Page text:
Education

Cokeville Elementary’s Rocky W. Moore Earns Arch Coal Teacher Achievement Award

Cheyenne (May 3, 2002) - As unlikely as it may seem, Rocky W. Moore decided to become a teacher while in a closet. Before deciding his college major, Moore was asked to tutor a small group of fifth-graders. “The reading lesson was to be taught in a broom closet,” he explains. “It was during this lesson that I discovered the rewarding world of education.”

It’s been 32 years since Moore became a teacher. Twenty-three years ago, he joined the staff at Cokeville Elementary, where it is no coincidence he teaches fifth-grade students.

The wisdom of Moore’s career choice has long since come to “light” in much larger classrooms – and now, throughout the state. Today, he was one of only 10 Wyoming teachers to receive a 2002 Arch Coal Teacher Achievement Award.

Steven F. Leer, president and chief executive officer of Arch Coal, made the announcement. Gov. Jim Geringer, Superintendent of Public Instruction Judy Catchpole, and Wyoming Education Association Communications Director Ron Sniffin joined Leer at a ceremony in at Jessup Elementary School in Cheyenne, which honored award recipients.

“Arch Coal is pleased to honor 10 excellent Wyoming teachers, who every day bring the magic of learning to their students,” Leer says. “We believe that great classroom teachers are primary, positive influences in American education. I know these teachers dare their students to succeed — and then teach them how!”

“As last year’s fifth-graders enter my sixth-grade room each fall, they come with a deep respect and love for Mr. Moore,” notes colleague Lila Rigby. “Many students say he makes learning fun. He has car races to motivate students to learn their state capitals. He has a Romeo and Juliet activity to teach fractions. … He is always trying to get the students to think on their own.”

“I have heard him tell students that to succeed, you have to have faith in your own ability — and that all of them have that ability,” adds Cokeville secretary Christine Cook. “He encourages self-esteem in all students and finds ways to build them up, so they feel good about themselves.”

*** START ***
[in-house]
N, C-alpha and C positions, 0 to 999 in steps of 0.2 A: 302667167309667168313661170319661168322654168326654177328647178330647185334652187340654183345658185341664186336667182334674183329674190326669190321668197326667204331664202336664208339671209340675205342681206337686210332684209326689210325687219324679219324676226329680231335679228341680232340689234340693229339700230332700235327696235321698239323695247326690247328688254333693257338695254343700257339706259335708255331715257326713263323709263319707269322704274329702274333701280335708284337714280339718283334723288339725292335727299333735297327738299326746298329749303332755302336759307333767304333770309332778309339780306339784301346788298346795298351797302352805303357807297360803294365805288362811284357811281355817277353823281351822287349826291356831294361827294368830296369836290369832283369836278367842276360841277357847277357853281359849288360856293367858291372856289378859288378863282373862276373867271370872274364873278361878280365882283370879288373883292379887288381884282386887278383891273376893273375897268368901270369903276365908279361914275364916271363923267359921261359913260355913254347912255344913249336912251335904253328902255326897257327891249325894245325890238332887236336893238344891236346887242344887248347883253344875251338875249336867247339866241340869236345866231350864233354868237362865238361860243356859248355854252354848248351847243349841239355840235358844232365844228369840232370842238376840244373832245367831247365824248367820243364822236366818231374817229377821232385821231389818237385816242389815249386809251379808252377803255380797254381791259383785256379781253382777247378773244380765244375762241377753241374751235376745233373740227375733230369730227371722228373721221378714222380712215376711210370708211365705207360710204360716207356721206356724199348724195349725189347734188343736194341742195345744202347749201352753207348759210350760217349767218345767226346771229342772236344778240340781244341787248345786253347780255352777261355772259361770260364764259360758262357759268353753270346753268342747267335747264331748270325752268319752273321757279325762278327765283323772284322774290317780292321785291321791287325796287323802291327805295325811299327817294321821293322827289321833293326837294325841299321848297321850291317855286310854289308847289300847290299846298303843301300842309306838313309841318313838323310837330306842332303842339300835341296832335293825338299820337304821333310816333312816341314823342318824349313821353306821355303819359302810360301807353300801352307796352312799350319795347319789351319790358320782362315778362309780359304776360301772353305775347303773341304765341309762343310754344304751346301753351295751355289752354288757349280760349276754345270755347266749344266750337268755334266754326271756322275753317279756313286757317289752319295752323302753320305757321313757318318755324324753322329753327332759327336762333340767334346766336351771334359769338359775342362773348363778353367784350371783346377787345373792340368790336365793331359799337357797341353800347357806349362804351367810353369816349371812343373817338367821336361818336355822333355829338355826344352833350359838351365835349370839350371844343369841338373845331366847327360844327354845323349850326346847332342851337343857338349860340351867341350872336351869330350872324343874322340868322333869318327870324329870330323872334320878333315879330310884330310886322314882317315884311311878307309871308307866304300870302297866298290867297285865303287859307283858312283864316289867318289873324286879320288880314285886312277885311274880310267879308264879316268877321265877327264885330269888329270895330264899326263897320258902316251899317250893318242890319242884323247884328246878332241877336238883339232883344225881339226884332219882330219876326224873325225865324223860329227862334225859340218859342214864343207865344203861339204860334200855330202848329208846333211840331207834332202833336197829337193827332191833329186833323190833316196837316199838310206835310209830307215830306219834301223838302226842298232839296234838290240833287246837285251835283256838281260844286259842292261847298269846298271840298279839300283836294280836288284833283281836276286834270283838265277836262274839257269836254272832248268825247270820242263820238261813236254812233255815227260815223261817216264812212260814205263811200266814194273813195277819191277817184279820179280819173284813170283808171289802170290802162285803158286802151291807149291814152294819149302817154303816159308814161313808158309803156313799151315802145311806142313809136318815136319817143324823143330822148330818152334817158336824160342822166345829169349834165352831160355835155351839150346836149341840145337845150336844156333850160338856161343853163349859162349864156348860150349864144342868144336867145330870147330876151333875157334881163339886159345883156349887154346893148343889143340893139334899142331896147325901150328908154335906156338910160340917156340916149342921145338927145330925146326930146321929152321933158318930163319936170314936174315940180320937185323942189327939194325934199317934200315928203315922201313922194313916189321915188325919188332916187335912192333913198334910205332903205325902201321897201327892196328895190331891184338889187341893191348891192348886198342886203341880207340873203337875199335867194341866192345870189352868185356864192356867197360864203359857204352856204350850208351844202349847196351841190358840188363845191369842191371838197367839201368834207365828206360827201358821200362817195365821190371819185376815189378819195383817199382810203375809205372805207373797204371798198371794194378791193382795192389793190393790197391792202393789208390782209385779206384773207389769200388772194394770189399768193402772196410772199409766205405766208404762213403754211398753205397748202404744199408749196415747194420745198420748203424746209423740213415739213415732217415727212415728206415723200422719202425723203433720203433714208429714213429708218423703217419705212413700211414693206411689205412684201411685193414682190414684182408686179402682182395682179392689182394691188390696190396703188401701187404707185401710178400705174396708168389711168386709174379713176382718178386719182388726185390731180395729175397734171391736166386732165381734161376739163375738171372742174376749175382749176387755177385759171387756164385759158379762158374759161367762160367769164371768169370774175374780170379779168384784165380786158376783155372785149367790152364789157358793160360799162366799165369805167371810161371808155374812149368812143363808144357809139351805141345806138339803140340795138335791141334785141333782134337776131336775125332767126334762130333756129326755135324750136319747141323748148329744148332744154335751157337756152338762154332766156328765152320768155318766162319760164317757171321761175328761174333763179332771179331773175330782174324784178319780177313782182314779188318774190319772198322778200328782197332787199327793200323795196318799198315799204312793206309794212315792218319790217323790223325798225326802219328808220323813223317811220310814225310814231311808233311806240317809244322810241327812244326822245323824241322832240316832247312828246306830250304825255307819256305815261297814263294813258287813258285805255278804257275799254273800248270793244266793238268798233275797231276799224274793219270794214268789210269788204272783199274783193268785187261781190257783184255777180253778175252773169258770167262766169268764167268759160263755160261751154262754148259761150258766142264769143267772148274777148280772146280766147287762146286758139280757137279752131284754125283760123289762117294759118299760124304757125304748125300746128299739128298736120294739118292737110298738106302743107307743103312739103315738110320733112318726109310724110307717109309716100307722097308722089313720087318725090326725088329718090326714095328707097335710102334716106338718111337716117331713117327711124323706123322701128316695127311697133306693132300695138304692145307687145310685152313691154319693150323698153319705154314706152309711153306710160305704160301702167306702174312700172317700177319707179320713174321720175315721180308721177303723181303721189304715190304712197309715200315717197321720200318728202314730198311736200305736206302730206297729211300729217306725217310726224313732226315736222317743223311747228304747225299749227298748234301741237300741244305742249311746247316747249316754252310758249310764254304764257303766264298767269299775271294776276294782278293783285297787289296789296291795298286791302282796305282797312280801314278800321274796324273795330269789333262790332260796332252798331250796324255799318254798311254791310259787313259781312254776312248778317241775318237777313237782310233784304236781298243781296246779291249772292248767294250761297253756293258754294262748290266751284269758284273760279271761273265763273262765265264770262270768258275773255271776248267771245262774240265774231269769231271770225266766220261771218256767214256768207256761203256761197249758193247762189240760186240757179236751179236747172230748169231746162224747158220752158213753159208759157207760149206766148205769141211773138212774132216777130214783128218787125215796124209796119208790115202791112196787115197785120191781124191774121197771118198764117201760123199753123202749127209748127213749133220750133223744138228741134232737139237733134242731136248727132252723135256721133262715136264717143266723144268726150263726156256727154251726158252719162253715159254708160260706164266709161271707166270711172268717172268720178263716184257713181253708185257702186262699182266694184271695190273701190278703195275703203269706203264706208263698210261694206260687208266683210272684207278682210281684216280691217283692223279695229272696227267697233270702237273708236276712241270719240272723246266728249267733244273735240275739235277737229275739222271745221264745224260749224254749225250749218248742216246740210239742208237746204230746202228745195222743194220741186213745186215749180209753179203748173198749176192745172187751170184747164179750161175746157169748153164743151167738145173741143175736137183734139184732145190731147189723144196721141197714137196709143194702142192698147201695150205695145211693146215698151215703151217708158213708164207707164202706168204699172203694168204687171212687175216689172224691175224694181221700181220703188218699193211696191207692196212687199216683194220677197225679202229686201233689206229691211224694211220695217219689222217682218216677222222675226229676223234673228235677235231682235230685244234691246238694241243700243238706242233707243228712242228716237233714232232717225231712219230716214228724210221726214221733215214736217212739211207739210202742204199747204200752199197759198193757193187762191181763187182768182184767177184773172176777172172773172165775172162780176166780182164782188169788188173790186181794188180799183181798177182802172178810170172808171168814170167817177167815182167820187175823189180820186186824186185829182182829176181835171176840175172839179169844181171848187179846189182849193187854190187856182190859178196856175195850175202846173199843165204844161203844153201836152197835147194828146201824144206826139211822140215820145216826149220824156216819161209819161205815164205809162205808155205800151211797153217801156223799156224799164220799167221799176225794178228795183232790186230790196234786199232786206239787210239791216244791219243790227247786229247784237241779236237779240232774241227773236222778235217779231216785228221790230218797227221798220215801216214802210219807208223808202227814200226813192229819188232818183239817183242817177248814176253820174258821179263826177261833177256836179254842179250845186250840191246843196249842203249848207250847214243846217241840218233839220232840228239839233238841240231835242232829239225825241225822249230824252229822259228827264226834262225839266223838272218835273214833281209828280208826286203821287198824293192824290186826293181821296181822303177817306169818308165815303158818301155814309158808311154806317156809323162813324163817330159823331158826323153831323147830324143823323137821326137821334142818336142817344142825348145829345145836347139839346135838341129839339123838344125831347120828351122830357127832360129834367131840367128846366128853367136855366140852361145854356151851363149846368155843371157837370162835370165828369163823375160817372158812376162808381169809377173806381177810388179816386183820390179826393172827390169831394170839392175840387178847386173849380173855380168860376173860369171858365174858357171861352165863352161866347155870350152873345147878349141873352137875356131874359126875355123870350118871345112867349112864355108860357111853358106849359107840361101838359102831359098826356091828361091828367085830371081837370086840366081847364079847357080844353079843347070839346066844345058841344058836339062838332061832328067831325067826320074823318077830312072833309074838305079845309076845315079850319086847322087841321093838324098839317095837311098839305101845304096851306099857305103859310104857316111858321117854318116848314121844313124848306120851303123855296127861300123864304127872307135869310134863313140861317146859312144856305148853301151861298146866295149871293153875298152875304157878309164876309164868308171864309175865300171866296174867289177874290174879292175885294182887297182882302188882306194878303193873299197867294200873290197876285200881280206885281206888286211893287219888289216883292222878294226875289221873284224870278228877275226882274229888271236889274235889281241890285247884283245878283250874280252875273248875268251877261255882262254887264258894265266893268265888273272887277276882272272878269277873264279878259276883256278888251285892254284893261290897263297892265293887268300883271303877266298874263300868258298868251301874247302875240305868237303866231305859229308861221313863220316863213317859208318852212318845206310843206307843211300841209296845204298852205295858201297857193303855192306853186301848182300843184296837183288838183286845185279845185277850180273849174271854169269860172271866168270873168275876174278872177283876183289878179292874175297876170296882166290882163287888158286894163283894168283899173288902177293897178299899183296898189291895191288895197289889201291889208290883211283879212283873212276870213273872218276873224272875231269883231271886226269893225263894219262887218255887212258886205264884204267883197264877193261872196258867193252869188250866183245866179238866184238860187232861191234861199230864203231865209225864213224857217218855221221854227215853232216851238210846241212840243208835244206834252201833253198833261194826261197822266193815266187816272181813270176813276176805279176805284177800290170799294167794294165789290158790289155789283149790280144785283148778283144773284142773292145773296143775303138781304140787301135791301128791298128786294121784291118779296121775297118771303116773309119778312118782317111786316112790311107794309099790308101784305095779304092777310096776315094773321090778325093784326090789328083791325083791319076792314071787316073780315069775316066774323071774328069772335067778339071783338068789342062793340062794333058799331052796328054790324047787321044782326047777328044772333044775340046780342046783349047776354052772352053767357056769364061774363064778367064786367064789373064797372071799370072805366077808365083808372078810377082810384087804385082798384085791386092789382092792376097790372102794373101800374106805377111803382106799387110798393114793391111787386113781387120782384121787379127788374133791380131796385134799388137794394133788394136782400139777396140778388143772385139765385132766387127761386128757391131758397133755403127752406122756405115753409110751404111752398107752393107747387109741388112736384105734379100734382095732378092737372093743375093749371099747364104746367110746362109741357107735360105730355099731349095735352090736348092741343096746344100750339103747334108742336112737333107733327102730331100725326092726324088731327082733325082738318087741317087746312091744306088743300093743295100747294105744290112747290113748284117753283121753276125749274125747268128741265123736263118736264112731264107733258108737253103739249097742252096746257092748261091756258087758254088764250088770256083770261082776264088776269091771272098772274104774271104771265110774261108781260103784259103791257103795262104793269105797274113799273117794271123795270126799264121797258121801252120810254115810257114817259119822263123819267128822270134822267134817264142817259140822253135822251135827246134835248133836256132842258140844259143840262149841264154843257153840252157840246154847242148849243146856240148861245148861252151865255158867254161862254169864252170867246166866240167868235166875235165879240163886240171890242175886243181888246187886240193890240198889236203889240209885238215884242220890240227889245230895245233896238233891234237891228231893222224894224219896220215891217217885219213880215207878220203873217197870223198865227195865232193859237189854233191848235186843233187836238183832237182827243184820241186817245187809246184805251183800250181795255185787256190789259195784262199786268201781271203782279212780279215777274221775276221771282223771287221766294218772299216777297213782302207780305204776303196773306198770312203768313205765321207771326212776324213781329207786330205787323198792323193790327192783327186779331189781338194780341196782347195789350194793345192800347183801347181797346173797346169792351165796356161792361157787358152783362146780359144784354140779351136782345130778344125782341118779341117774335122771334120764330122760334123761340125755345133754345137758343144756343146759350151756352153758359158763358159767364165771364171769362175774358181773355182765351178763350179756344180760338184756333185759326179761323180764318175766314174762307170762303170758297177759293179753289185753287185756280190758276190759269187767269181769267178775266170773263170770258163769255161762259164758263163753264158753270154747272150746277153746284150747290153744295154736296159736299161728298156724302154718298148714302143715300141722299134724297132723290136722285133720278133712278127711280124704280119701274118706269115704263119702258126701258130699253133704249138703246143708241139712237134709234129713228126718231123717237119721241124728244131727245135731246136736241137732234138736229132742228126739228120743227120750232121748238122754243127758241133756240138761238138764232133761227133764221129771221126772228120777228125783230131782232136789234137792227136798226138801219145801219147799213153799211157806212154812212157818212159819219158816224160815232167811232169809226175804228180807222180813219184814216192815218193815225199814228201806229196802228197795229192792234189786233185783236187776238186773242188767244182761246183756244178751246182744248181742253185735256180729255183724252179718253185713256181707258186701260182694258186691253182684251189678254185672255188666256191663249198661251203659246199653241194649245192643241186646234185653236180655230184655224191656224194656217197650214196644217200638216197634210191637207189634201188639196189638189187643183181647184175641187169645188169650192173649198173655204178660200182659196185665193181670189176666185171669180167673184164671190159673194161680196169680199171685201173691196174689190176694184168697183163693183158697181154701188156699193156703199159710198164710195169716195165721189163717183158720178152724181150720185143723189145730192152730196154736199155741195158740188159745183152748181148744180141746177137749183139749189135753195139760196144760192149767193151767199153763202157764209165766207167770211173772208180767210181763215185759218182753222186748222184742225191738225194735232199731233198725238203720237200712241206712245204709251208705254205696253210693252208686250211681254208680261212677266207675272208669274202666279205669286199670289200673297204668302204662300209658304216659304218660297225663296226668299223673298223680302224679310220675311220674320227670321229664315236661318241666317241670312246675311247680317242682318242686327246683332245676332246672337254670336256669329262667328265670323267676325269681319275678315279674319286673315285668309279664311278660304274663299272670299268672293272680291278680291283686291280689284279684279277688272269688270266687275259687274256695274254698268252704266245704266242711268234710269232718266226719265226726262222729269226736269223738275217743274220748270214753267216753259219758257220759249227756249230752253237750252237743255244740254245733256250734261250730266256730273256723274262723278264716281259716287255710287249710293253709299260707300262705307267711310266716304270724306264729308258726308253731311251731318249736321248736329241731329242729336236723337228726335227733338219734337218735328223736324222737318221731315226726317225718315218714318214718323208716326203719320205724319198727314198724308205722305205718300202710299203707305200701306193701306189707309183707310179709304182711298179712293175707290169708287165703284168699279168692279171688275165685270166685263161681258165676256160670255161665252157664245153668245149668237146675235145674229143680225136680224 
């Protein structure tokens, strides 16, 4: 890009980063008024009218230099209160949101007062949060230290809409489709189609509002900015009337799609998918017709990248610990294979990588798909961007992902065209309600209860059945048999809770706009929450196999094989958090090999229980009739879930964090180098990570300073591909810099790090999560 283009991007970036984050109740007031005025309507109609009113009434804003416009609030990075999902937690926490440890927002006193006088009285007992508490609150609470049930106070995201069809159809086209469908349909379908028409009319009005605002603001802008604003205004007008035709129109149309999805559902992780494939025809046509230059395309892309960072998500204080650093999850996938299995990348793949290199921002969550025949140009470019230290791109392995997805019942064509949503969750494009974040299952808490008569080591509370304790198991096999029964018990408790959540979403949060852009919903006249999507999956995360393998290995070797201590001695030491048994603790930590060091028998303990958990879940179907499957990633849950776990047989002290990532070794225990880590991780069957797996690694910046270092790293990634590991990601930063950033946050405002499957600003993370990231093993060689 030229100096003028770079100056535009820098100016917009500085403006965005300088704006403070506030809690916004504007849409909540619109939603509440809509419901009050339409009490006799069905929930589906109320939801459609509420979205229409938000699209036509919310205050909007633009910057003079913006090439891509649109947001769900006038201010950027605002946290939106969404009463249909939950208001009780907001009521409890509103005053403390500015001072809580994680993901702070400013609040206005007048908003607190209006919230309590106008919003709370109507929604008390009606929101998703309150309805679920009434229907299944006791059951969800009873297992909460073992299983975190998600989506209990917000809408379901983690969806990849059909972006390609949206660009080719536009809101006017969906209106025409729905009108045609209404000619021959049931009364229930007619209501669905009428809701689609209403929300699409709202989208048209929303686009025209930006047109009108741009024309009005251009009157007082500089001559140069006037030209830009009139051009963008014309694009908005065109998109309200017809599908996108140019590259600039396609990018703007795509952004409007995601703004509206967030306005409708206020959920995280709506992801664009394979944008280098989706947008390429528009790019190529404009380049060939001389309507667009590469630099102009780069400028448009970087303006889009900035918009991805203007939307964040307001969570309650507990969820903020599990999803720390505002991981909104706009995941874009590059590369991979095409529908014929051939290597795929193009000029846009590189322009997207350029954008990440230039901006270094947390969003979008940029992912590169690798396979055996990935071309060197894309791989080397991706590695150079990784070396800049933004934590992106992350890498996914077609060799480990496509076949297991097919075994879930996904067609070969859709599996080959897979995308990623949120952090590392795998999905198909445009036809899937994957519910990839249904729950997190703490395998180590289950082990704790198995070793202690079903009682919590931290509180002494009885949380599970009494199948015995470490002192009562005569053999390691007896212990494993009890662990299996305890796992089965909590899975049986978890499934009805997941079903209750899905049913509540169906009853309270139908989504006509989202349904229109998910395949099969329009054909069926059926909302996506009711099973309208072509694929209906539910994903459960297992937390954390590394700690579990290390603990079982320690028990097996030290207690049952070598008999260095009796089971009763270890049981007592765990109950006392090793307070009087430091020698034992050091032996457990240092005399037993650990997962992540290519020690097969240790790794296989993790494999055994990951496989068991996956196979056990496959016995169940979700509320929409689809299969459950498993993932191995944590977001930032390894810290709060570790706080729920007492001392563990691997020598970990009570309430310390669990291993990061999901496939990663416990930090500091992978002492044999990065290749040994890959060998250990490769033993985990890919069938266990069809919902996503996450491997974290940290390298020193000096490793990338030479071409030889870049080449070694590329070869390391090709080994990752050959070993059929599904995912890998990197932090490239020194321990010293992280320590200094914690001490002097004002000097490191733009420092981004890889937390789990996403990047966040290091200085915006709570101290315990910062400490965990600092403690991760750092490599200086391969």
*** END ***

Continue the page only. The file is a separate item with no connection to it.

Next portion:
Moore, who earned his bachelor’s degree at Eastern Montana College, strives to provide a controlled, enjoyable, safe and productive learning environment. “I feel that I develop a classroom atmosphere that encourages a positive self-concept in all my students,” says Moore.

His creative activities and teaching methods are known locally as “Dog and Pony Shows,” according to Moore. “These programs are designed to teach a concept so that they give each student a chance to respond correctly,” he explains. “These ‘shows’ begin the year with no incorrect answers, which allows students to gain in confidence and feel success,” he notes. “As these ‘shows’ change, the students gain in confidence and are willing to take a chance.

“My students learn early that we work as a team,” Moore adds. “Working together, the students and I feel safe to respond and contribute to the total education of the class.”

Each recipient receives a $2,500 unrestricted cash award and a distinctive glass trophy, in addition to other recognition. The Arch Coal teacher recognition program is unique, because it features public nomination and peer selection. This is the second year for the Arch Coal Teacher Achievement Awards in Wyoming.

The Department of Education, the Wyoming Education Association, Taco John’s and MiniMart support Arch Coal in the program.

Arch Coal is the nation’s second largest coal producer and employs more than 500 people in Wyoming. The company annually produces more than 65 million tons of clean-burning, low-sulfur coal at its Wyoming operations. Arch’s Black Thunder operation, in Campbell County, is one of the nation’s largest and most efficient coal mines. Arch Coal is traded on the New York Stock Exchange (NYSE: ACI) and maintains its corporate headquarters in St. Louis.